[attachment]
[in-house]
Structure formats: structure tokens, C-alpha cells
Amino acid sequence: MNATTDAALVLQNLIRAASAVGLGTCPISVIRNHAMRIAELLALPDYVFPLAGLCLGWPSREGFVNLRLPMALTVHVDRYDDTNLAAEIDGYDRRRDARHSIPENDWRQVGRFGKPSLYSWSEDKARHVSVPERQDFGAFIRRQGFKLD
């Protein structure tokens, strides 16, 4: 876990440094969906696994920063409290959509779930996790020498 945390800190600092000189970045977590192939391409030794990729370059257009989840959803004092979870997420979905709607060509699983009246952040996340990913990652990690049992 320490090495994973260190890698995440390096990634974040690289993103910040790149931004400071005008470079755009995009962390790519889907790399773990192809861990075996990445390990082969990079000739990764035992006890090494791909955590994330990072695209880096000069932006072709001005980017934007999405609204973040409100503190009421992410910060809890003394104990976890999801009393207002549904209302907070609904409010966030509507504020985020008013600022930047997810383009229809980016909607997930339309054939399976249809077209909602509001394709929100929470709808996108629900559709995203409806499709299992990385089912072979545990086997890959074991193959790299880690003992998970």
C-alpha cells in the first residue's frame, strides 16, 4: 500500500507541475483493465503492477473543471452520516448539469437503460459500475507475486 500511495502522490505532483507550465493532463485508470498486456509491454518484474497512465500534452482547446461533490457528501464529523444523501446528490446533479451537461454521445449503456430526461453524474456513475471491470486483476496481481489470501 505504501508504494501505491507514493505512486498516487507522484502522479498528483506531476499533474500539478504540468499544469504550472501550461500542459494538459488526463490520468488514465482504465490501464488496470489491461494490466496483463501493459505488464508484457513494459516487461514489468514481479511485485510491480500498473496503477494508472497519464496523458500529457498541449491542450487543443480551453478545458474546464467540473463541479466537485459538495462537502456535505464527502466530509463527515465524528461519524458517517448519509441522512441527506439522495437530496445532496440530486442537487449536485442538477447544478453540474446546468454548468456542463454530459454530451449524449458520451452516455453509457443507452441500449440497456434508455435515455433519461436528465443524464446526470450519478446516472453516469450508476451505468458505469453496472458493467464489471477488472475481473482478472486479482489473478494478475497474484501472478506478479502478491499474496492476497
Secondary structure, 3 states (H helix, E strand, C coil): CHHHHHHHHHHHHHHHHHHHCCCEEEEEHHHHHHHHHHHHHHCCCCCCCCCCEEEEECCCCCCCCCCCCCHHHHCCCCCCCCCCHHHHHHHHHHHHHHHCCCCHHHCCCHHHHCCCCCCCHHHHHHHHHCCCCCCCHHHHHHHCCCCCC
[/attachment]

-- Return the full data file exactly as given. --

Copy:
[in-house]
Structure formats: structure tokens, C-alpha cells
Amino acid sequence: MNATTDAALVLQNLIRAASAVGLGTCPISVIRNHAMRIAELLALPDYVFPLAGLCLGWPSREGFVNLRLPMALTVHVDRYDDTNLAAEIDGYDRRRDARHSIPENDWRQVGRFGKPSLYSWSEDKARHVSVPERQDFGAFIRRQGFKLD
């Protein structure tokens, strides 16, 4: 876990440094969906696994920063409290959509779930996790020498 945390800190600092000189970045977590192939391409030794990729370059257009989840959803004092979870997420979905709607060509699983009246952040996340990913990652990690049992 320490090495994973260190890698995440390096990634974040690289993103910040790149931004400071005008470079755009995009962390790519889907790399773990192809861990075996990445390990082969990079000739990764035992006890090494791909955590994330990072695209880096000069932006072709001005980017934007999405609204973040409100503190009421992410910060809890003394104990976890999801009393207002549904209302907070609904409010966030509507504020985020008013600022930047997810383009229809980016909607997930339309054939399976249809077209909602509001394709929100929470709808996108629900559709995203409806499709299992990385089912072979545990086997890959074991193959790299880690003992998970």
C-alpha cells in the first residue's frame, strides 16, 4: 500500500507541475483493465503492477473543471452520516448539469437503460459500475507475486 500511495502522490505532483507550465493532463485508470498486456509491454518484474497512465500534452482547446461533490457528501464529523444523501446528490446533479451537461454521445449503456430526461453524474456513475471491470486483476496481481489470501 505504501508504494501505491507514493505512486498516487507522484502522479498528483506531476499533474500539478504540468499544469504550472501550461500542459494538459488526463490520468488514465482504465490501464488496470489491461494490466496483463501493459505488464508484457513494459516487461514489468514481479511485485510491480500498473496503477494508472497519464496523458500529457498541449491542450487543443480551453478545458474546464467540473463541479466537485459538495462537502456535505464527502466530509463527515465524528461519524458517517448519509441522512441527506439522495437530496445532496440530486442537487449536485442538477447544478453540474446546468454548468456542463454530459454530451449524449458520451452516455453509457443507452441500449440497456434508455435515455433519461436528465443524464446526470450519478446516472453516469450508476451505468458505469453496472458493467464489471477488472475481473482478472486479482489473478494478475497474484501472478506478479502478491499474496492476497
Secondary structure, 3 states (H helix, E strand, C coil): CHHHHHHHHHHHHHHHHHHHCCCEEEEEHHHHHHHHHHHHHHCCCCCCCCCCEEEEECCCCCCCCCCCCCHHHHCCCCCCCCCCHHHHHHHHHHHHHHHCCCCHHHCCCHHHHCCCCCCCHHHHHHHHHCCCCCCCHHHHHHHCCCCCC